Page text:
My Lords, it is a privilege to participate briefly in this debate, and to follow the noble Lord, Lord Hannay. Indeed, all the contributions show a great deal of expertise, to which I do not aspire to in relation to Cameroon or Ghana, but which has been fascinating to listen to, not least that of my noble friend, Lord Bellingham, from his ministerial experience there and otherwise.

In my first point, I echo that we do want to operationalise the Ghana agreement; we want to develop our trade with Ghana. Indeed, part of the SDG approach is to use our overseas development assistance to Ghana to help it increase the diversity of its economy, not least in terms of the value chain, so it is not wholly dependent on tourism and commodity exports.

I am grateful to noble Lords for enabling these debates to take place. The International Agreements Committee, of which I am a member, did not report these agreements for the special attention of the House, but for information, so it is by virtue of these Motions that we can debate them.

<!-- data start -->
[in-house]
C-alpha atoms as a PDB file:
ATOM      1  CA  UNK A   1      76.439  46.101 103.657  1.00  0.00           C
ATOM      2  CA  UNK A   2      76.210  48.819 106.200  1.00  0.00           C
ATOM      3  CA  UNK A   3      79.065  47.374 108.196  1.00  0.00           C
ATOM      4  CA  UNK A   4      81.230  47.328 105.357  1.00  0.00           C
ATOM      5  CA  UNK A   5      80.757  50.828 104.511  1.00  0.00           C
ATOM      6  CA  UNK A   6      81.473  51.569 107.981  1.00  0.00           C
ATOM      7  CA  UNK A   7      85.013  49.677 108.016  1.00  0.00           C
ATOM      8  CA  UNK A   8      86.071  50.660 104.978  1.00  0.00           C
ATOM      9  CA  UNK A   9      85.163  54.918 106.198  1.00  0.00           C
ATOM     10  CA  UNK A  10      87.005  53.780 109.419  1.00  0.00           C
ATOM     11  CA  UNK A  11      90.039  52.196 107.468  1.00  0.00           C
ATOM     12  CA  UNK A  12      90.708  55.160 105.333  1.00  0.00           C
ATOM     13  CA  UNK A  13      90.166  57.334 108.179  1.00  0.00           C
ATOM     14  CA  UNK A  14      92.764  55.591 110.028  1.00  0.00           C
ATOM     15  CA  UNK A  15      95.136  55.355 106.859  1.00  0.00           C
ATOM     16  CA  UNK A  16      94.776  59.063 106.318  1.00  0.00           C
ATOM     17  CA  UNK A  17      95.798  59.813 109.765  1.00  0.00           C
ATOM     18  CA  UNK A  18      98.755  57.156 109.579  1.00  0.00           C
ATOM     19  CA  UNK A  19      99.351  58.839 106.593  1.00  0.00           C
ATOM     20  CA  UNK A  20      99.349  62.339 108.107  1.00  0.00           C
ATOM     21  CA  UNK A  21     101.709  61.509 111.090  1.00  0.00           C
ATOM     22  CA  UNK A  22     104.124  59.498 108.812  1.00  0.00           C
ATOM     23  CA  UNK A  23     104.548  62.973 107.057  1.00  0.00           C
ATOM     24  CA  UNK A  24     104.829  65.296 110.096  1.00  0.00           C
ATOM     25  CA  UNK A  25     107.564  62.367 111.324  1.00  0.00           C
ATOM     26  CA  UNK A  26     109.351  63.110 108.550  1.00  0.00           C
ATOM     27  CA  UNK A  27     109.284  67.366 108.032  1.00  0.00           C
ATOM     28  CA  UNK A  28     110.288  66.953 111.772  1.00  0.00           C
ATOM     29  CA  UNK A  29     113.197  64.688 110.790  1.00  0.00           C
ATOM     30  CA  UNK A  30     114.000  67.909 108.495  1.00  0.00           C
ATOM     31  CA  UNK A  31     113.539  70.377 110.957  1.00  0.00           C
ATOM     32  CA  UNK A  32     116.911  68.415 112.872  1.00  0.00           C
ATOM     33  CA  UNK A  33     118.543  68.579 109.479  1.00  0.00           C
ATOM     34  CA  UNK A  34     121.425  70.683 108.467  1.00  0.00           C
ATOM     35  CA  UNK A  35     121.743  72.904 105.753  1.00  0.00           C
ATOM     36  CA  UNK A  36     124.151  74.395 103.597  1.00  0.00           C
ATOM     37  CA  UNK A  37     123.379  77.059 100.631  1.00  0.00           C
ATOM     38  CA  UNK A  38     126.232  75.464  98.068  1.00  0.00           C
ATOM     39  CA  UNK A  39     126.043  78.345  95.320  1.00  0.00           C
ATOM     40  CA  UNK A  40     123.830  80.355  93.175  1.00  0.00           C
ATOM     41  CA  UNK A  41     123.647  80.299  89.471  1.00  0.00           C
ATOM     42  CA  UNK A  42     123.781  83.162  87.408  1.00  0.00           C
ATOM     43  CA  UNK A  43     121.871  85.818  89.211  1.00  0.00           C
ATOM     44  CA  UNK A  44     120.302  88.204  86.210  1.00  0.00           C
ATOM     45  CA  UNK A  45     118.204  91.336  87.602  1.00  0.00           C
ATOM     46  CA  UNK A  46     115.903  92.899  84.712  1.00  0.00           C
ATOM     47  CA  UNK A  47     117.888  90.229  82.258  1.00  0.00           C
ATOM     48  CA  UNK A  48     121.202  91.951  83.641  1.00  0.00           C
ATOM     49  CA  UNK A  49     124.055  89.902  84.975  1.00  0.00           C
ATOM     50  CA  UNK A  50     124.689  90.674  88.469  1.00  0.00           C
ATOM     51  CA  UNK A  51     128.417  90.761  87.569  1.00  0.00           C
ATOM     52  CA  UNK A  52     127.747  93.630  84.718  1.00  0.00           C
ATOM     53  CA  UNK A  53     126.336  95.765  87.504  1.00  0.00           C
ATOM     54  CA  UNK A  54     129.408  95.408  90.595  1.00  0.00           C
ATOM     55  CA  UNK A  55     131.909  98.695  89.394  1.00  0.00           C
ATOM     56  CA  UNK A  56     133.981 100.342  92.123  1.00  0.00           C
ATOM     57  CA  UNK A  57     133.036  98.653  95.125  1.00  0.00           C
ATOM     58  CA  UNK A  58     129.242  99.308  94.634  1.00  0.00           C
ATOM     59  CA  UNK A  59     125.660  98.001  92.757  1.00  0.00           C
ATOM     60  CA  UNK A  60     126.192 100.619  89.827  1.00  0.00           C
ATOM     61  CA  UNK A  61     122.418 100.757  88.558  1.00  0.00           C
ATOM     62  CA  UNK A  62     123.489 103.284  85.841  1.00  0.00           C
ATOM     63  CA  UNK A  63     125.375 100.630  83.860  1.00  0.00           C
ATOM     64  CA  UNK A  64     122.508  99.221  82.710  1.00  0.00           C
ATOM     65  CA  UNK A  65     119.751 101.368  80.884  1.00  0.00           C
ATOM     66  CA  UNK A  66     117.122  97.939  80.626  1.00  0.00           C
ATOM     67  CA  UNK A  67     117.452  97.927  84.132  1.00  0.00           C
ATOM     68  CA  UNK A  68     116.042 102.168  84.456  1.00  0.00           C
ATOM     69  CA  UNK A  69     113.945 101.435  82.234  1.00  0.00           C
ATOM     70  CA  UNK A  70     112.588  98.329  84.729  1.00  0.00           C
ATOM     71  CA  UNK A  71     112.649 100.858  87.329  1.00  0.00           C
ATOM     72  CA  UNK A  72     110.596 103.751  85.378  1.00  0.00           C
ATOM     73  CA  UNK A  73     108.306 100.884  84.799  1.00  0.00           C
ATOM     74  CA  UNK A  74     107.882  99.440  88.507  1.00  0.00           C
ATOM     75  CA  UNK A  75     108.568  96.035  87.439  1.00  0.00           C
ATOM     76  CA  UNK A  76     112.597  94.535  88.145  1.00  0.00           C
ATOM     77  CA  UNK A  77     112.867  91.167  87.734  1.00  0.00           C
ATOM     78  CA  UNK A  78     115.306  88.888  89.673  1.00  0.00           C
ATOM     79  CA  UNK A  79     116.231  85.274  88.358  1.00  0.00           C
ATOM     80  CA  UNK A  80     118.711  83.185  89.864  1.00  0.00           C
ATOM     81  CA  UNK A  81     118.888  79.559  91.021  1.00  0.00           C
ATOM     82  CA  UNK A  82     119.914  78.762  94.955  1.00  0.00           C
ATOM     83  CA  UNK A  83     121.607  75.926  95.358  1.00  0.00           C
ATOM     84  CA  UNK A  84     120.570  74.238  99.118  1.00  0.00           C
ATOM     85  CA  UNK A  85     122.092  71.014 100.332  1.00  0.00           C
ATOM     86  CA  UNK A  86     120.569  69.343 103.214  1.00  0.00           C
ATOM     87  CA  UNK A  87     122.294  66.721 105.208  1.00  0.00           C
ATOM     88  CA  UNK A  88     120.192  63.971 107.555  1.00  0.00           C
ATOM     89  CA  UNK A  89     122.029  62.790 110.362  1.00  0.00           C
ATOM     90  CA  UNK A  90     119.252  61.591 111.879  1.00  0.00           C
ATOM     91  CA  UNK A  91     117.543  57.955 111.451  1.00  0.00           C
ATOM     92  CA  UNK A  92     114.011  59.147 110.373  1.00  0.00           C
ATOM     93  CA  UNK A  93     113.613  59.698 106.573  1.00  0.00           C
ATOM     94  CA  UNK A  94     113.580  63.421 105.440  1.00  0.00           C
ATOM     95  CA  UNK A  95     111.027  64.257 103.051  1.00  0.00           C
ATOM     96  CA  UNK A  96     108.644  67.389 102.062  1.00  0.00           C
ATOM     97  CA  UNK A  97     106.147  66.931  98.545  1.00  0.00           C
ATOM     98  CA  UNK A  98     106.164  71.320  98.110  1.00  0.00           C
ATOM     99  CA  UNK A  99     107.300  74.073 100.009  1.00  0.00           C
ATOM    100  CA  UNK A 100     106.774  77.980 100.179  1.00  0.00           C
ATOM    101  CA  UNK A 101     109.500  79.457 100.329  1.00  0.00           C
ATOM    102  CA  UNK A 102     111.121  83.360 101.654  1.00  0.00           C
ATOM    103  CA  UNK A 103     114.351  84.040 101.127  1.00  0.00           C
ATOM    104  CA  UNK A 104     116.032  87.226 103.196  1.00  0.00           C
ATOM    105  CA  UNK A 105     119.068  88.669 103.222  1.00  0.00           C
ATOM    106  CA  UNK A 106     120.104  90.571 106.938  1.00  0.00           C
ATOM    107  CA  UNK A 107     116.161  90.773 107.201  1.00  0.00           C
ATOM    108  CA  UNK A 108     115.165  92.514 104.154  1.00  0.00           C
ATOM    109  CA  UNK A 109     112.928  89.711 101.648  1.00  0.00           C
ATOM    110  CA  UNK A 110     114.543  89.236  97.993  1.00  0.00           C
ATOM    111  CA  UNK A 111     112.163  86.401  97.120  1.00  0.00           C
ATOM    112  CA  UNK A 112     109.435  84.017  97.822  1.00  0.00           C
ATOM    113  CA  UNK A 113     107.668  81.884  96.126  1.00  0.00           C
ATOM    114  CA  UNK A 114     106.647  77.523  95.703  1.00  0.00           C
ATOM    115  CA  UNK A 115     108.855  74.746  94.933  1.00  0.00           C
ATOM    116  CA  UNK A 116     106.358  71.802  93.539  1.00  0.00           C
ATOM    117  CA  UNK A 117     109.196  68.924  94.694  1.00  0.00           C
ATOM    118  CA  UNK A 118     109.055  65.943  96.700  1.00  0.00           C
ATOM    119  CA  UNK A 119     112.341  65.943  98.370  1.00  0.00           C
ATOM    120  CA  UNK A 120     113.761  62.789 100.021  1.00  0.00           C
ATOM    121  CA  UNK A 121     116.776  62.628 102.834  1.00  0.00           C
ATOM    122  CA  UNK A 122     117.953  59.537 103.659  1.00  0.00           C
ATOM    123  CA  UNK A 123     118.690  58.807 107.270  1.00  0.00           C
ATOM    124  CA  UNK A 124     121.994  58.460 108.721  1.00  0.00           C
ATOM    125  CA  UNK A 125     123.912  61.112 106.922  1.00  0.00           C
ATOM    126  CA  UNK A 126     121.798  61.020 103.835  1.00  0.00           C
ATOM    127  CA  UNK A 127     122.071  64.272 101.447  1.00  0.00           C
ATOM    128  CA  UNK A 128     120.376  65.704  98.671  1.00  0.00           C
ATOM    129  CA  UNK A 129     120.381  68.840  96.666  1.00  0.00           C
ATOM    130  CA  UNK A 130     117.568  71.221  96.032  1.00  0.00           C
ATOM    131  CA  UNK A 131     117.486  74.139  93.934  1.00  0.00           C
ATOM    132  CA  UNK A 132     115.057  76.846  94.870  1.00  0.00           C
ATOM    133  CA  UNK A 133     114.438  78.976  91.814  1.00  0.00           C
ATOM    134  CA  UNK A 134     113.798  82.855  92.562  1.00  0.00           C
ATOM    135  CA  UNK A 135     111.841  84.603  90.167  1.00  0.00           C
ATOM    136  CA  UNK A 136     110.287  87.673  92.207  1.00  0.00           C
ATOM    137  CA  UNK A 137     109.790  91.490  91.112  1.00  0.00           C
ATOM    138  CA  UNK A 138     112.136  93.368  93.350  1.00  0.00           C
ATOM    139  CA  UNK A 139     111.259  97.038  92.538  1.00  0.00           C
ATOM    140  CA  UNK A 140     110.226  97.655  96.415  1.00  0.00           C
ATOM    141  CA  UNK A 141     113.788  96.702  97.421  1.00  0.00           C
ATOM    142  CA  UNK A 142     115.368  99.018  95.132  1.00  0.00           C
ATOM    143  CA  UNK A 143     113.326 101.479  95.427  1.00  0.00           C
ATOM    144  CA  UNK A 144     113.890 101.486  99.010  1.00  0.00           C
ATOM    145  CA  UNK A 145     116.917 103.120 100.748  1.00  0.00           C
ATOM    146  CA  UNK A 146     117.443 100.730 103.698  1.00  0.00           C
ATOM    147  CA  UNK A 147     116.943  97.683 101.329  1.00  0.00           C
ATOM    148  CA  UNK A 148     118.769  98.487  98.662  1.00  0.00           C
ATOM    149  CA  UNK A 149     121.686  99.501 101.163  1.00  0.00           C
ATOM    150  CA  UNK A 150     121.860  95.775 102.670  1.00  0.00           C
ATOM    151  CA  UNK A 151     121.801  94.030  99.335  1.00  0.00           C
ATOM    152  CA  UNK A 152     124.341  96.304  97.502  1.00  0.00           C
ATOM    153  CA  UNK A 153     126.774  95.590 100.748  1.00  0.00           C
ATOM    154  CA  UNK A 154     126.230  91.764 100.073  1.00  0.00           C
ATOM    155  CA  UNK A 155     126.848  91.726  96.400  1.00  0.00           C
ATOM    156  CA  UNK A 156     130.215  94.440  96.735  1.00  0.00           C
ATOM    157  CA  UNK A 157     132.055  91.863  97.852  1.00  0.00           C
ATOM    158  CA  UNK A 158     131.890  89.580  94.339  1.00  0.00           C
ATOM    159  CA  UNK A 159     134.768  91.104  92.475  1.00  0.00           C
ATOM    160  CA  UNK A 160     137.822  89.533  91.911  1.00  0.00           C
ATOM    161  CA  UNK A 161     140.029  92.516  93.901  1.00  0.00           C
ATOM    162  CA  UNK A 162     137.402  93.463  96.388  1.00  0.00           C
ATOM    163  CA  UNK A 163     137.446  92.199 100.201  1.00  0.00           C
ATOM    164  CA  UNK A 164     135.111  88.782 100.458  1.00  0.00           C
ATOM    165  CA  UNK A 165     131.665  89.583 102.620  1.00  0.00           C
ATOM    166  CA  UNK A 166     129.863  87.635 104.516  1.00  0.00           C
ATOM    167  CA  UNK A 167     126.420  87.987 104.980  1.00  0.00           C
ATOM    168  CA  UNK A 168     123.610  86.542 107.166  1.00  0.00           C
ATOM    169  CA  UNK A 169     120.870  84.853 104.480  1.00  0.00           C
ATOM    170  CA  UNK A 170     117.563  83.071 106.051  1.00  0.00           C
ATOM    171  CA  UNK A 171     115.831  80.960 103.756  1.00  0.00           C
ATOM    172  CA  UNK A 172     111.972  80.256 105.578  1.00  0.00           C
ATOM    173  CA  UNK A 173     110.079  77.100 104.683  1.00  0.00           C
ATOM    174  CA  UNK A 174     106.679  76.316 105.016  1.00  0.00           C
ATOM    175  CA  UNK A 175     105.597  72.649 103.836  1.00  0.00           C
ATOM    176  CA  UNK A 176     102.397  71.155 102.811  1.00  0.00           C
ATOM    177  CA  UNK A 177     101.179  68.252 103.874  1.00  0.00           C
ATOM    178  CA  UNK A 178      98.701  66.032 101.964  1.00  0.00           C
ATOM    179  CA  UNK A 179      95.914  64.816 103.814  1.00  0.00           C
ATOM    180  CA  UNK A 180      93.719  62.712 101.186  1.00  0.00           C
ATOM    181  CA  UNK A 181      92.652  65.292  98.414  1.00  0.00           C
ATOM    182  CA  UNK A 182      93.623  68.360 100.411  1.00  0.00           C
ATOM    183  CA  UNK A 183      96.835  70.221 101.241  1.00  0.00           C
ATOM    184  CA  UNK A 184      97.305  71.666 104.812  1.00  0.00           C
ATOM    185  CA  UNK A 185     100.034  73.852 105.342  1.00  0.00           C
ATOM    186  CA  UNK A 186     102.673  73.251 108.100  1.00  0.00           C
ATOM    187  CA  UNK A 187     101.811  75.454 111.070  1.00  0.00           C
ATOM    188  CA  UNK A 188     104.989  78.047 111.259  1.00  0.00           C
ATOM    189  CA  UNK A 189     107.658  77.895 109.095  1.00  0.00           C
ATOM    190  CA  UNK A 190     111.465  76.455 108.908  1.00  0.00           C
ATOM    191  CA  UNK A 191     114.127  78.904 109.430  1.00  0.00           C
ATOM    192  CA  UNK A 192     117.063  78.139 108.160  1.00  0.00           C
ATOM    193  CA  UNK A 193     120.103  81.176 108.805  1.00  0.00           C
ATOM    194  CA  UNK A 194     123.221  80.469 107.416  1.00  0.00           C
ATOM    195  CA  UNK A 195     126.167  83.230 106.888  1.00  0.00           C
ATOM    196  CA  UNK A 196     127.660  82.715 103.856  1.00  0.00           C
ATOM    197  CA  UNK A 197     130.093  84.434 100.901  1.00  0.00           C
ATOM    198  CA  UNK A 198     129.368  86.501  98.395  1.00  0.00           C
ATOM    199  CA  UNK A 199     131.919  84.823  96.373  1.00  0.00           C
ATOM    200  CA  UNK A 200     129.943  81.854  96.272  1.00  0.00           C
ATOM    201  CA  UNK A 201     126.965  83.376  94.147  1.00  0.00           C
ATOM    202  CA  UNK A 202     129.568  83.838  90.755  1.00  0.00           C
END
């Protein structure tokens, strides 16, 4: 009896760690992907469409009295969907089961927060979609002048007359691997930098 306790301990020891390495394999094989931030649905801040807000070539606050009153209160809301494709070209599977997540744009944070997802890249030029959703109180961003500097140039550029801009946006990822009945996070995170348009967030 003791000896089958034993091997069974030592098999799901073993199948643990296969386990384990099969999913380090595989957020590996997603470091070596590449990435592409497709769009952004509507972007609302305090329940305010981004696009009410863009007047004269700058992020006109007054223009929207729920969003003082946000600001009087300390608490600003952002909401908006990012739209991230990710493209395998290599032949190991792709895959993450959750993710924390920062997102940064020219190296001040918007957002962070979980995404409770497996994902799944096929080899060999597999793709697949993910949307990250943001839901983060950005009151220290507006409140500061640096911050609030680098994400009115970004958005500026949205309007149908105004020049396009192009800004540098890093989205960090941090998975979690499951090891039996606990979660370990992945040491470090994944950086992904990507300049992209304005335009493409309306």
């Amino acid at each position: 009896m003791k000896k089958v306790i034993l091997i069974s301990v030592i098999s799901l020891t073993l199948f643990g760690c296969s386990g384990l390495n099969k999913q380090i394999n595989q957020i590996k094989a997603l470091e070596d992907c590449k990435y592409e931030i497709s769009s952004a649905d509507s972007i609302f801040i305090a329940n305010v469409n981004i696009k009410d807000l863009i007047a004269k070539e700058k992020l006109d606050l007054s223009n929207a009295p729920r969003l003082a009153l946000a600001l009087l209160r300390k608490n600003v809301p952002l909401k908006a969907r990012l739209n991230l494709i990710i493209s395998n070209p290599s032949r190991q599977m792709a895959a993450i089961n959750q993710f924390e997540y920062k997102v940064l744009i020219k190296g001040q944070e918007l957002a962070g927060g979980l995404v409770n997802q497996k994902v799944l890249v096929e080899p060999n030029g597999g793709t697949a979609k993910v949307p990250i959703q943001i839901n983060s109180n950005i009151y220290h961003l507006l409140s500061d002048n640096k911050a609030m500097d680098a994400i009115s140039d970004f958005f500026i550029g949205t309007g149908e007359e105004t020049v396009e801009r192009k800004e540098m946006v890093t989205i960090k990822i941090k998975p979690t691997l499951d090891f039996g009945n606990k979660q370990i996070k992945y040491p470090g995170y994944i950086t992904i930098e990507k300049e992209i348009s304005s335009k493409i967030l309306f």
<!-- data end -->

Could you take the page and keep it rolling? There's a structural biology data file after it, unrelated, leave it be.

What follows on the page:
Where Cameroon is concerned, the agreement highlights that we are in a developing situation with our trade policy. The noble Lord, Lord Purvis of Tweed, is right: we do need to understand, set out clearly and make more predictable, our human rights approach in relation to trade policy. I would, however, advise caution. I do not think that because the American Government withdrew unilateral preferences from Cameroon that means that we should not have entered into an economic partnership agreement with Cameroon. It is in our interest to build the overall scope of trade with Cameroon. Unilateral preferences are a different thing. I am looking forward to being able to look at the Government’s consultation on a review of the generalised scheme of preferences because there we can take a somewhat more direct approach to those who are the beneficiaries of unilateral preferences and withdraw those preferences where there are systematic abuses of human rights and labour rights and in a number of other circumstances.